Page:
1. Understanding the current position.
The exercise of C‑PORT implementation has proved valuable, in itself, at the participating centres since it has brought together staff from different departments in a collaborative planning exercise. C‑PORT has facilitated the collection, analysis and interpretation of data from multiple sources in a way that has not previously been possible. This process has lead to greater inter-departmental communication, collaboration and understanding.
2. Modelling the effects of potential change.
“Scenario planning”, undertaken using C‑PORT, has proven to be a safe and useful tool for capacity planning. There is clear evidence emerging to suggest that C‑PORT can help to avoid “bottle-necks” and smooth day-to-day delivery of chemotherapy services which, in turn, has a beneficial effect on the patient experience within the treatment pathway and also on staff morale.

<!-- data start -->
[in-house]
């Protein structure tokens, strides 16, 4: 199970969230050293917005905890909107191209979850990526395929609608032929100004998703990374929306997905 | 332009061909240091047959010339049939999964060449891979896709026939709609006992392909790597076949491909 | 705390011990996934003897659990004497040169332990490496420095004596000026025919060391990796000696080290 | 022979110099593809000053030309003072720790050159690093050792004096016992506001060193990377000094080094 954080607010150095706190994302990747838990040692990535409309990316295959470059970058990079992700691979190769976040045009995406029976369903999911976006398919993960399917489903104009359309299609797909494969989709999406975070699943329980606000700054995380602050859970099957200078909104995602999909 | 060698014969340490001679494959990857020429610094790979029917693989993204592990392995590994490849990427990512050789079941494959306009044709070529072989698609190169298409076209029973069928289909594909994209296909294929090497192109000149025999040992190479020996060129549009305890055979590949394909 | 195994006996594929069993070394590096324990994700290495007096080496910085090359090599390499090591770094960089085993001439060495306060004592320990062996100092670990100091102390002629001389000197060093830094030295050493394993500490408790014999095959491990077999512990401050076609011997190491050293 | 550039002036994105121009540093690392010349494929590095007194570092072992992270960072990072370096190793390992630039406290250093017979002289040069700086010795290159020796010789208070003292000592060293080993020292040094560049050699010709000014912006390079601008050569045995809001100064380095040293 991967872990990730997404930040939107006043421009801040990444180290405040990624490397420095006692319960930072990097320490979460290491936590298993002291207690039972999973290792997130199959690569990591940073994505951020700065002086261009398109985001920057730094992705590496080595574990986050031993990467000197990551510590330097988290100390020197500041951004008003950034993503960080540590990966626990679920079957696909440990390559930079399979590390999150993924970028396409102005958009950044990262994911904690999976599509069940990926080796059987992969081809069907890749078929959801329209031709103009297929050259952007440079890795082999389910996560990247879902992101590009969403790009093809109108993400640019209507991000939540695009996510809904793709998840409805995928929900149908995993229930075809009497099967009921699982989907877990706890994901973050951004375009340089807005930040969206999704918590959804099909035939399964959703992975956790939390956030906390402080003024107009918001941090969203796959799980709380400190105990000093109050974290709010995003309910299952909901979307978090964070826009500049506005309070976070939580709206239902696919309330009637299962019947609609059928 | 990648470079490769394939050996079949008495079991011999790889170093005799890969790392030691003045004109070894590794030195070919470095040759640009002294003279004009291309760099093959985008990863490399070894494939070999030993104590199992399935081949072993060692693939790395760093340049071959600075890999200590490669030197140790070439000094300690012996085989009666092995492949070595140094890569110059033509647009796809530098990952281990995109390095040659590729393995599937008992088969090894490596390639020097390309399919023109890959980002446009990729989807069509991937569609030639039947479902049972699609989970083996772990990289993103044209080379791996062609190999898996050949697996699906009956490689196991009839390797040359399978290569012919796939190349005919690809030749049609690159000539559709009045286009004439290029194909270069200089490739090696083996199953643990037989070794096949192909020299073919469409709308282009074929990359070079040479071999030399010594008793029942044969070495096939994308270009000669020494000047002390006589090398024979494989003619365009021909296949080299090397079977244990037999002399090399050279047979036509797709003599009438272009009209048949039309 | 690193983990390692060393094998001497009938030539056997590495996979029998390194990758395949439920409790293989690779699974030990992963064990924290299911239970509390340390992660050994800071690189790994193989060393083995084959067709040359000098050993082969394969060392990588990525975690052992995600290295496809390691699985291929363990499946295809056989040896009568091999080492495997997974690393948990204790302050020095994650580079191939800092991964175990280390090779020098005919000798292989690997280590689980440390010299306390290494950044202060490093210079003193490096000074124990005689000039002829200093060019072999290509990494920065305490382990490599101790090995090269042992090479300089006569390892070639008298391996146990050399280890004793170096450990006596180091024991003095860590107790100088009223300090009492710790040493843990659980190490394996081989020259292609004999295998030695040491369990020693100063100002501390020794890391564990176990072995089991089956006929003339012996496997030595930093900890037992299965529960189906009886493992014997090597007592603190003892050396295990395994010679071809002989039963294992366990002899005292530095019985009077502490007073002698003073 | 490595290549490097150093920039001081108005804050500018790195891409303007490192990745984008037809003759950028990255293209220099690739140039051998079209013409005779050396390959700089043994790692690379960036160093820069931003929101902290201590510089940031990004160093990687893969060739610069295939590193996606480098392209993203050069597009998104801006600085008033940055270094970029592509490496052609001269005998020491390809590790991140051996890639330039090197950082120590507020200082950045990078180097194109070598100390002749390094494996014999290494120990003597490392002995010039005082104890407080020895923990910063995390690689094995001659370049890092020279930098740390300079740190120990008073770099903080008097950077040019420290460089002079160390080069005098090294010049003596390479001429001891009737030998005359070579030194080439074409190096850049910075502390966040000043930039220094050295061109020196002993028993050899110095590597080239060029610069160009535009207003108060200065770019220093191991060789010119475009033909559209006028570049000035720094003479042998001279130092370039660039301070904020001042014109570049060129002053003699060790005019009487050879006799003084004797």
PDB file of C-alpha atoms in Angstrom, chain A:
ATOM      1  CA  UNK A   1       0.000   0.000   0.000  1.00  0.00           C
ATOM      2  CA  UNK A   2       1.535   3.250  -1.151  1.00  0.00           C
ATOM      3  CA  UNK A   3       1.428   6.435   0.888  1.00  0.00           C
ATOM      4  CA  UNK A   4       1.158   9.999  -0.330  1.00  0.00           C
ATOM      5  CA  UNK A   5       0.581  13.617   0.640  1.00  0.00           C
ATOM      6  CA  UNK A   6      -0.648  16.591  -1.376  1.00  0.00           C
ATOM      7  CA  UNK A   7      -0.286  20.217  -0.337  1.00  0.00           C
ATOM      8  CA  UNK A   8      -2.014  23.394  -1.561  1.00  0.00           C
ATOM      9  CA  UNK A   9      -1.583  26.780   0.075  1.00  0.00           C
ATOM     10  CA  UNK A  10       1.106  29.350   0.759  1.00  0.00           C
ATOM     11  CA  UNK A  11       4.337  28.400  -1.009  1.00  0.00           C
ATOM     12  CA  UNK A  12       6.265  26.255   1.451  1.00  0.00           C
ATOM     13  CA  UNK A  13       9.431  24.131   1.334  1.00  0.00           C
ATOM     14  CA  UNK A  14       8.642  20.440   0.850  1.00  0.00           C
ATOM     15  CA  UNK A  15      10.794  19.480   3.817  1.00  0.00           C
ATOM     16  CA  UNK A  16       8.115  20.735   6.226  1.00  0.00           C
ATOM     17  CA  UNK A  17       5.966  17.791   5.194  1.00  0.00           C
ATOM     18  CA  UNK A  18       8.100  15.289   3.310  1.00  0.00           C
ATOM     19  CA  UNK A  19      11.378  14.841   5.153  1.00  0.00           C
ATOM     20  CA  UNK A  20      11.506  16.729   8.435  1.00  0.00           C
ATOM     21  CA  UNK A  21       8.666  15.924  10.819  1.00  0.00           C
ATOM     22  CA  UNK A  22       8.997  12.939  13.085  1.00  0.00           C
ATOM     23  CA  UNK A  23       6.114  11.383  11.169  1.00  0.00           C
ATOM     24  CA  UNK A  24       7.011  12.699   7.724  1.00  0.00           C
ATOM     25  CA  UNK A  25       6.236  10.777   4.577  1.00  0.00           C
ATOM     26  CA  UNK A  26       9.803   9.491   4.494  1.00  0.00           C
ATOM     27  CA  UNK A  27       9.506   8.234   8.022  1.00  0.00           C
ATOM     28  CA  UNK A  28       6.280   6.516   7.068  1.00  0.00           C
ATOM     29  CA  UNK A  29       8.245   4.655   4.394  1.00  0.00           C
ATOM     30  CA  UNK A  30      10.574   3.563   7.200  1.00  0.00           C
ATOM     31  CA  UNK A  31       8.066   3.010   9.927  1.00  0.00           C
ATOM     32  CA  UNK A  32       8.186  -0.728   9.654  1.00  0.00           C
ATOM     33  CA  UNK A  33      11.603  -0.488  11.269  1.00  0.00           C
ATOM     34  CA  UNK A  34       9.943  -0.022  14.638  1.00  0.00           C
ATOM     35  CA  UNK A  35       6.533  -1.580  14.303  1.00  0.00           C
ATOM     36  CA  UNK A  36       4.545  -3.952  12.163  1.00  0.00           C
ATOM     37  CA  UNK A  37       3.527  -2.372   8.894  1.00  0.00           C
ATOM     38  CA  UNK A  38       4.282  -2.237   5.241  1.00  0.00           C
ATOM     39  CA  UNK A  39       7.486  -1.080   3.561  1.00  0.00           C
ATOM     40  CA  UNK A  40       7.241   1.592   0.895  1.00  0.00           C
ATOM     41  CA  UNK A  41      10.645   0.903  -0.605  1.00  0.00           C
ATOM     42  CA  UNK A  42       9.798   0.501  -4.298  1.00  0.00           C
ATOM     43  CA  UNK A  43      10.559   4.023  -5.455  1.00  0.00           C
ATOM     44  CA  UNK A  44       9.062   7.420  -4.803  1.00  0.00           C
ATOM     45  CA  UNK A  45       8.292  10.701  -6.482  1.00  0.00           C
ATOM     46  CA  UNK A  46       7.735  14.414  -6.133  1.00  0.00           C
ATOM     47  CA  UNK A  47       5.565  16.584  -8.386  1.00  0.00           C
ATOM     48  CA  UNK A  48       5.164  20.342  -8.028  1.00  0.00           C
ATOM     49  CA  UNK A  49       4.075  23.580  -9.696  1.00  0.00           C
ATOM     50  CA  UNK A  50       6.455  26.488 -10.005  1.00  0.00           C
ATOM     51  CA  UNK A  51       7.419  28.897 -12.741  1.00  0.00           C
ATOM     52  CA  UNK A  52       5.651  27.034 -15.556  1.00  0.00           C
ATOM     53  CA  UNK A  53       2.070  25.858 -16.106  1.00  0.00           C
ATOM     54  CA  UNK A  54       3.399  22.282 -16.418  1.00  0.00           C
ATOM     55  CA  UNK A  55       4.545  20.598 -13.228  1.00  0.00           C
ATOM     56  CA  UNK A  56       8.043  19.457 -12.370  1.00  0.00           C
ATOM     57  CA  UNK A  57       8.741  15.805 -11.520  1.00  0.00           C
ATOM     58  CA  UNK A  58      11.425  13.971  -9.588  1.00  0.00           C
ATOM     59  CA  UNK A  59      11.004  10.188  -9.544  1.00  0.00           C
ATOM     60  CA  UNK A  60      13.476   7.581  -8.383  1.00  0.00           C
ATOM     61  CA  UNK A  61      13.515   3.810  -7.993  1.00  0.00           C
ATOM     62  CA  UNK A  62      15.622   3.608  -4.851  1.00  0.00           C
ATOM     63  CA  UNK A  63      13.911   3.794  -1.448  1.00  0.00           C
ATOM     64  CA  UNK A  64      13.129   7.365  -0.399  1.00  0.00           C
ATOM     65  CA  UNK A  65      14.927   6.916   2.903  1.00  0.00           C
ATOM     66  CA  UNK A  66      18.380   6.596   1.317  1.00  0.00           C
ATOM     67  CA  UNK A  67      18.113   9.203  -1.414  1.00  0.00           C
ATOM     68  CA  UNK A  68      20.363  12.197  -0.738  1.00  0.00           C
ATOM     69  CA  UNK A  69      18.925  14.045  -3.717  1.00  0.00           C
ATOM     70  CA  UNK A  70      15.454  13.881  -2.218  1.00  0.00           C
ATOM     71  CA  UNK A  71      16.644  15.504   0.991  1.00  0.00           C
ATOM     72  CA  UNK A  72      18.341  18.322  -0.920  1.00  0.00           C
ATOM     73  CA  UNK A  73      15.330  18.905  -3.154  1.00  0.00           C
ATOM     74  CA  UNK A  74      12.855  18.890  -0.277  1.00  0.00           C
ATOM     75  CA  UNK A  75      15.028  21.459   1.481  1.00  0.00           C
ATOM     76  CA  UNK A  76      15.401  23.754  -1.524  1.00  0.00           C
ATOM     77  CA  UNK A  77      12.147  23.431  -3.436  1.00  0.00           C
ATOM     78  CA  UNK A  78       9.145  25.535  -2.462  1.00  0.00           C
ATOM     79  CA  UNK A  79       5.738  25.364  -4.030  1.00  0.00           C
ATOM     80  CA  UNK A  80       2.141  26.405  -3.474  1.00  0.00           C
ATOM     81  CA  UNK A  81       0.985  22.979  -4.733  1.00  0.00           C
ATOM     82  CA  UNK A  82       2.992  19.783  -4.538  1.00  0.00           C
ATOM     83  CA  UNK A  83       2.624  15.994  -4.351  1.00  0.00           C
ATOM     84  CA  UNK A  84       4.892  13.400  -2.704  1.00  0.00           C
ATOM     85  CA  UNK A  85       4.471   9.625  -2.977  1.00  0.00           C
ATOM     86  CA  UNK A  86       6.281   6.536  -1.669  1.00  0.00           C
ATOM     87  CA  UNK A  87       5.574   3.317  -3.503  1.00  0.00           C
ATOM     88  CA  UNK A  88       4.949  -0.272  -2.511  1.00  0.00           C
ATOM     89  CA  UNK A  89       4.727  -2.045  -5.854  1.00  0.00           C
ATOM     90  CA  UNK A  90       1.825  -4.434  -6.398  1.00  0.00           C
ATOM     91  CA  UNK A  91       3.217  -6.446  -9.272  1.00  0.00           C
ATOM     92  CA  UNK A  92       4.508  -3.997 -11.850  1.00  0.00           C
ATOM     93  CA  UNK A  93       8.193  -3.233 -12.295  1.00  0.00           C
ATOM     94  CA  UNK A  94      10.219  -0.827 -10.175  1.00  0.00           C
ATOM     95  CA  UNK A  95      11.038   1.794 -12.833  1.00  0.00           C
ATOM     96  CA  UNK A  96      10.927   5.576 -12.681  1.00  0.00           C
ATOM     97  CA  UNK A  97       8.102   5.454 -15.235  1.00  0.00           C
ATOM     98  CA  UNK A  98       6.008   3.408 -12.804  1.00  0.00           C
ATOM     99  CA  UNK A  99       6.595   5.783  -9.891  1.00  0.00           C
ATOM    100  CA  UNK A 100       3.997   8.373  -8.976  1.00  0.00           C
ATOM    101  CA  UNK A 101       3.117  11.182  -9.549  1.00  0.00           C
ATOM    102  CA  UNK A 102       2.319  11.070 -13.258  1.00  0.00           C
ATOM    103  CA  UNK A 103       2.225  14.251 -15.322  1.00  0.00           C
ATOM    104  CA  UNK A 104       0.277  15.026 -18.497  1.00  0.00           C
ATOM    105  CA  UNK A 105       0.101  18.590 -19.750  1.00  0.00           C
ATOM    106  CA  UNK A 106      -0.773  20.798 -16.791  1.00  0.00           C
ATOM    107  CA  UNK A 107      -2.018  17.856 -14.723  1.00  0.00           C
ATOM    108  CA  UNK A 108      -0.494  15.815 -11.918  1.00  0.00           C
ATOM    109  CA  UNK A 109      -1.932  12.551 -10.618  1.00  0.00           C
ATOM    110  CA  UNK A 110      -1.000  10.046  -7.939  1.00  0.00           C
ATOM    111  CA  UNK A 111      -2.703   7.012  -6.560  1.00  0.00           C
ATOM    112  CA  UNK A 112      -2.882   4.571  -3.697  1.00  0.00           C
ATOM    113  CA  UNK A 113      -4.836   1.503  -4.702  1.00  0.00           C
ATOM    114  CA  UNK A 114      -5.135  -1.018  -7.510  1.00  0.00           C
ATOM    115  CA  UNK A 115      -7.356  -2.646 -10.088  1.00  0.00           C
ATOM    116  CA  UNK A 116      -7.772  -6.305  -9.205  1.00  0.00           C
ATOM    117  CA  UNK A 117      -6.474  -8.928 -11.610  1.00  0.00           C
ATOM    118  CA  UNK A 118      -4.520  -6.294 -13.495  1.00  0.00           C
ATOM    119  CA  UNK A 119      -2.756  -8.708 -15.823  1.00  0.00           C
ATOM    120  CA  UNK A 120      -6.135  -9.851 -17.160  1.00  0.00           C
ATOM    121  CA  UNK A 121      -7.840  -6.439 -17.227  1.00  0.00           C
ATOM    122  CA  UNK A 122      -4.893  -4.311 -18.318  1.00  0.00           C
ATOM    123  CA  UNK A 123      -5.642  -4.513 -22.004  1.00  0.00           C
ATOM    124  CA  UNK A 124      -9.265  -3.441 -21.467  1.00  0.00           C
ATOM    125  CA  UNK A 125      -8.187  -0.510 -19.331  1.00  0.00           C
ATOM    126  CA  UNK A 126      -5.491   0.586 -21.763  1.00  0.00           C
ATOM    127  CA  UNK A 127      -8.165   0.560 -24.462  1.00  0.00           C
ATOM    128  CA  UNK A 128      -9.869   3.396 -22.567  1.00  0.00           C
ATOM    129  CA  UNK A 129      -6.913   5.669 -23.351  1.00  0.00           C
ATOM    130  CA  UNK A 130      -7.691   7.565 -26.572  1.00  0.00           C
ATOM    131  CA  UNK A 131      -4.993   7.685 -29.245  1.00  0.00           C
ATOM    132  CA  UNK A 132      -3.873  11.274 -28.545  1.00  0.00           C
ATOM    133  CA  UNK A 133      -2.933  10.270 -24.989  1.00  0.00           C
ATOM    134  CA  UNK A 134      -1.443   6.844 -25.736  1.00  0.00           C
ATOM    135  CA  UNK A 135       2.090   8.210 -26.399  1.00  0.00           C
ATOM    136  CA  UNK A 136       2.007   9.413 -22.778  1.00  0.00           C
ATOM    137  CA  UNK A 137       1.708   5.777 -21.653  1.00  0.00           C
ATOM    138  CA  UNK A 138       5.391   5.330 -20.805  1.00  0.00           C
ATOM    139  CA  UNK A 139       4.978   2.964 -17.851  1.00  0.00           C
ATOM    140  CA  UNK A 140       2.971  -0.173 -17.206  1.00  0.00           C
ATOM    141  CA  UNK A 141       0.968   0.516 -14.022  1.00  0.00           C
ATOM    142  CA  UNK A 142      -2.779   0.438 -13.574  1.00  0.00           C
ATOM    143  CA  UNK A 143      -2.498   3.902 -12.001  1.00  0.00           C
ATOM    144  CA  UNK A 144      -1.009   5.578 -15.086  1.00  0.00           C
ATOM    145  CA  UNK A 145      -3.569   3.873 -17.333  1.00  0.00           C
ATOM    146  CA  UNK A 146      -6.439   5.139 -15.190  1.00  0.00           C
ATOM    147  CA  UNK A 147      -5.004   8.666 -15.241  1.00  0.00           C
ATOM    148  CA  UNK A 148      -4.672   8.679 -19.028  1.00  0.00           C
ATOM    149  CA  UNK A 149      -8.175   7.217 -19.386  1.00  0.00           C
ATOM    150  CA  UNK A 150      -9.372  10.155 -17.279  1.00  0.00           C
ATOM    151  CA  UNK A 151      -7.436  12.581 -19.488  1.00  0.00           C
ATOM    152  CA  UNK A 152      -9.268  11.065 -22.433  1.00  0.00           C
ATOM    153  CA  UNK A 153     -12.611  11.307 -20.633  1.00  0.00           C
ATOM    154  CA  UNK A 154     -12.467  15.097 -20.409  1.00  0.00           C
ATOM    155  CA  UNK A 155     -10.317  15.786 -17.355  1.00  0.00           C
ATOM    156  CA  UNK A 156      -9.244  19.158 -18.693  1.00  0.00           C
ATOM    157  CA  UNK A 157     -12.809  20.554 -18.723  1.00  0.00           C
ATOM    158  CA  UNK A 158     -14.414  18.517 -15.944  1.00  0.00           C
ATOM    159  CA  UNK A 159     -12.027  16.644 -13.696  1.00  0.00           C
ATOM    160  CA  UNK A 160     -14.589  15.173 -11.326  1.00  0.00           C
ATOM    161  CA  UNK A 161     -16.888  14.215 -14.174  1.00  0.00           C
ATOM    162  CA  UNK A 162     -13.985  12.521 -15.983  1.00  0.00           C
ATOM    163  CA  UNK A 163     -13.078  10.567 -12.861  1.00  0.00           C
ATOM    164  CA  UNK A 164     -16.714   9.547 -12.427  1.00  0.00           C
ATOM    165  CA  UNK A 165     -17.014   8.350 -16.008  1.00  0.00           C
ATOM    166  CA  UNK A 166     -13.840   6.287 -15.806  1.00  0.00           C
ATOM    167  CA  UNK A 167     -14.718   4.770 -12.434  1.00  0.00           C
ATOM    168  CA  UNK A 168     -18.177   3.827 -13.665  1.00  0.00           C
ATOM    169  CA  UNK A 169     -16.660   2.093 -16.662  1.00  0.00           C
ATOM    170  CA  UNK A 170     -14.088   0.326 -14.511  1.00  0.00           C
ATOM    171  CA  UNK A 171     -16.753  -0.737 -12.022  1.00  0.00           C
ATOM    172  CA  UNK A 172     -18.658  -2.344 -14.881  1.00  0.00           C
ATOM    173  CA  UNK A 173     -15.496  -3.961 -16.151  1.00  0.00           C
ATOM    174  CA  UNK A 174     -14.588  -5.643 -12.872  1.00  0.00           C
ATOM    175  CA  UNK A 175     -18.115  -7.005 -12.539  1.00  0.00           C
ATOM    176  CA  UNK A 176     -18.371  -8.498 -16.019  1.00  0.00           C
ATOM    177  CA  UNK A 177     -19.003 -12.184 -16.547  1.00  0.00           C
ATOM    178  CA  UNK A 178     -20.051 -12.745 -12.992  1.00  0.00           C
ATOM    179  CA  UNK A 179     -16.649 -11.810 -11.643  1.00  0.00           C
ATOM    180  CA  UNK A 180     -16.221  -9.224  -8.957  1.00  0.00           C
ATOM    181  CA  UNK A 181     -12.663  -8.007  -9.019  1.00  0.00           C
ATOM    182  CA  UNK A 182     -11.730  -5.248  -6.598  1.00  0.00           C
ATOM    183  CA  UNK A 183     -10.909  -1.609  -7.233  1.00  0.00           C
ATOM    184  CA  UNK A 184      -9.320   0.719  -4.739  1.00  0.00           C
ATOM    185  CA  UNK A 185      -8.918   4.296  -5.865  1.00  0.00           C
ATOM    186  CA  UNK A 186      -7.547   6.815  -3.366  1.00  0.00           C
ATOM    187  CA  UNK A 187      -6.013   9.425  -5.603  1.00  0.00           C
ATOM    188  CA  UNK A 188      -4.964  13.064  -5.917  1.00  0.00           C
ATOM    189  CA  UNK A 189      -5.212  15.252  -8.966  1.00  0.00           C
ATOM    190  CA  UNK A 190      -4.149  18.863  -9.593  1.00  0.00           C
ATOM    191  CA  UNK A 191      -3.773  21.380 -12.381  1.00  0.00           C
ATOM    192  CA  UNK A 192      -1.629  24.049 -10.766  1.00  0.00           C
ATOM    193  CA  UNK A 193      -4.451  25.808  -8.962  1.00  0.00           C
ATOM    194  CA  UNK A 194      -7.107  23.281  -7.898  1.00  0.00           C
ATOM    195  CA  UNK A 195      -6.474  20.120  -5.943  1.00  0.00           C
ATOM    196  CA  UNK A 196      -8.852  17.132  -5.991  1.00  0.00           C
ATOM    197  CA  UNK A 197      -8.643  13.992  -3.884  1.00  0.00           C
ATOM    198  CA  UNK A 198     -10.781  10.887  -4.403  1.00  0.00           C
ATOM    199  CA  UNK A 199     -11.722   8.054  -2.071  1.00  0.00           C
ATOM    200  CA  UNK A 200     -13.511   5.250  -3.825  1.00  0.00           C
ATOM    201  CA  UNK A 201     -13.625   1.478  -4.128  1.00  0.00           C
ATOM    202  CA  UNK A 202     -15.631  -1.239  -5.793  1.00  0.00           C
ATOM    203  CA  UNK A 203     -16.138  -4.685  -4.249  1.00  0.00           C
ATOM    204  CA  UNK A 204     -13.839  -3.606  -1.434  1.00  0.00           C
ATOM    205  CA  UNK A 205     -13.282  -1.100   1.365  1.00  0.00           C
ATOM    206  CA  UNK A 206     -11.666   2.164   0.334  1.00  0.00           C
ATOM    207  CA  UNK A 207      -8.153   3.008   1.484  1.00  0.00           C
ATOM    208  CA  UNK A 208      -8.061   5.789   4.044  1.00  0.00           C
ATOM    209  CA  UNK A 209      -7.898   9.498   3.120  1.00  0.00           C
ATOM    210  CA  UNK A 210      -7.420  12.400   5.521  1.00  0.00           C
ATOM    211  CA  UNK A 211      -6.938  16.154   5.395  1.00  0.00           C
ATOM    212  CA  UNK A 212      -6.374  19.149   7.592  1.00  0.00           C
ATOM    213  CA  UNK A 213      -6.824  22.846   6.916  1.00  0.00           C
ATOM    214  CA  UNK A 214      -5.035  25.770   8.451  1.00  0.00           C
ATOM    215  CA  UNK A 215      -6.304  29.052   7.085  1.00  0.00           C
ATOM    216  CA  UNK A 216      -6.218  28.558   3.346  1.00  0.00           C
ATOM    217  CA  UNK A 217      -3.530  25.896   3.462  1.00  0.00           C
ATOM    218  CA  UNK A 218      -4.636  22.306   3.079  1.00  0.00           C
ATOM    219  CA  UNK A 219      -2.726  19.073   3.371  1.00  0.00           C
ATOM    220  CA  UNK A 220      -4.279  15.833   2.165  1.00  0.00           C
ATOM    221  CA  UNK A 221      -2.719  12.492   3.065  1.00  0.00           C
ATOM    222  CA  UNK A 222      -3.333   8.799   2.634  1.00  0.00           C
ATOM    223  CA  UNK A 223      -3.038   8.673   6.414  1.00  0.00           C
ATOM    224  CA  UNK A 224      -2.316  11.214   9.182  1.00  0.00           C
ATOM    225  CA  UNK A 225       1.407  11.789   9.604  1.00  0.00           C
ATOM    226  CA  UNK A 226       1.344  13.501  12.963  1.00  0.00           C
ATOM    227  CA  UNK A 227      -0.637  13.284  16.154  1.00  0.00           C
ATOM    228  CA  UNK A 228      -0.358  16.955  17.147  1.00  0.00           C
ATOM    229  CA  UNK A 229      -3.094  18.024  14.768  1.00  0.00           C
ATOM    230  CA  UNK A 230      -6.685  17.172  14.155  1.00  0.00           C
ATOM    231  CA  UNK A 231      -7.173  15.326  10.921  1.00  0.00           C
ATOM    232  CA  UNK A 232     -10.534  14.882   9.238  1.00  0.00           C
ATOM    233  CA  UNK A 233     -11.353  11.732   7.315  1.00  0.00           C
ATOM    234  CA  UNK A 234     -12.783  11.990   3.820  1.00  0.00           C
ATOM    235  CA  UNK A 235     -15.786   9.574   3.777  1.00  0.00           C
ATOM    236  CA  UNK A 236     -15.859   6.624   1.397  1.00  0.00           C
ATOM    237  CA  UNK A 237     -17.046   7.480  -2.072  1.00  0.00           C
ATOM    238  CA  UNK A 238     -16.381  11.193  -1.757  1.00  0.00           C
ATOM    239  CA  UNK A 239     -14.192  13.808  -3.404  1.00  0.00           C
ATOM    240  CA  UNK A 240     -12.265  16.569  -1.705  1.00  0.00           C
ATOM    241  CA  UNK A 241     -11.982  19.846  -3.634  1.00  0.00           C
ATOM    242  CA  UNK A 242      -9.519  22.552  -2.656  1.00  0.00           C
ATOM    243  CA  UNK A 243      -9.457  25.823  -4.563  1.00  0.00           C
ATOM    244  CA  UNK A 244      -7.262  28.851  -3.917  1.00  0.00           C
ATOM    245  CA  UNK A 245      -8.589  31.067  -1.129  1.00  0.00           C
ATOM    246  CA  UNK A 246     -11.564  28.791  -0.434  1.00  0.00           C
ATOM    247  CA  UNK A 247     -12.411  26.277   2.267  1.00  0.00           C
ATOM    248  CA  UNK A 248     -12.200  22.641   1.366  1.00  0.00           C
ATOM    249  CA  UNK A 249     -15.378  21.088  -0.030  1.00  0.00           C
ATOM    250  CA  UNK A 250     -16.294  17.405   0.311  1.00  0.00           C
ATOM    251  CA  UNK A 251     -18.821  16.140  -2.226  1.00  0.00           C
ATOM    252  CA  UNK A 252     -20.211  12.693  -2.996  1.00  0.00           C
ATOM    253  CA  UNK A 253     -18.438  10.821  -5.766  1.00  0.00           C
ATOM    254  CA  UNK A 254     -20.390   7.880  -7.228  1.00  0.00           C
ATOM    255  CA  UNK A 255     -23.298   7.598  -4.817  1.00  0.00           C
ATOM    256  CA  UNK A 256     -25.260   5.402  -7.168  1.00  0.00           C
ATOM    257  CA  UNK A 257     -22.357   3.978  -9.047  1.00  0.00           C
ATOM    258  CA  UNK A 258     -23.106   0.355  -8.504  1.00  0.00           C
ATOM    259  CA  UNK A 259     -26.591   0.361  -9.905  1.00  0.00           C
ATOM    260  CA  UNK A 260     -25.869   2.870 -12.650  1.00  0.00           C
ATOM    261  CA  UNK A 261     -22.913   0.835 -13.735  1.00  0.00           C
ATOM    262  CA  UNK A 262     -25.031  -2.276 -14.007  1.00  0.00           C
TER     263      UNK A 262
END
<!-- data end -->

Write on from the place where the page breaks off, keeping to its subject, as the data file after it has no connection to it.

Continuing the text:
3. Planning for increased and better chemotherapy services.
Experience to date has shown C‑PORT to be effective in planning for the introduction of new drug regimens (for example new drugs approved by NICE in the UK) through to planning for a “new build” chemotherapy unit. Quantitative data are also emerging to suggest that C‑PORT scenario planning can yield circa 10% improvement in efficiency without the need for additional resource.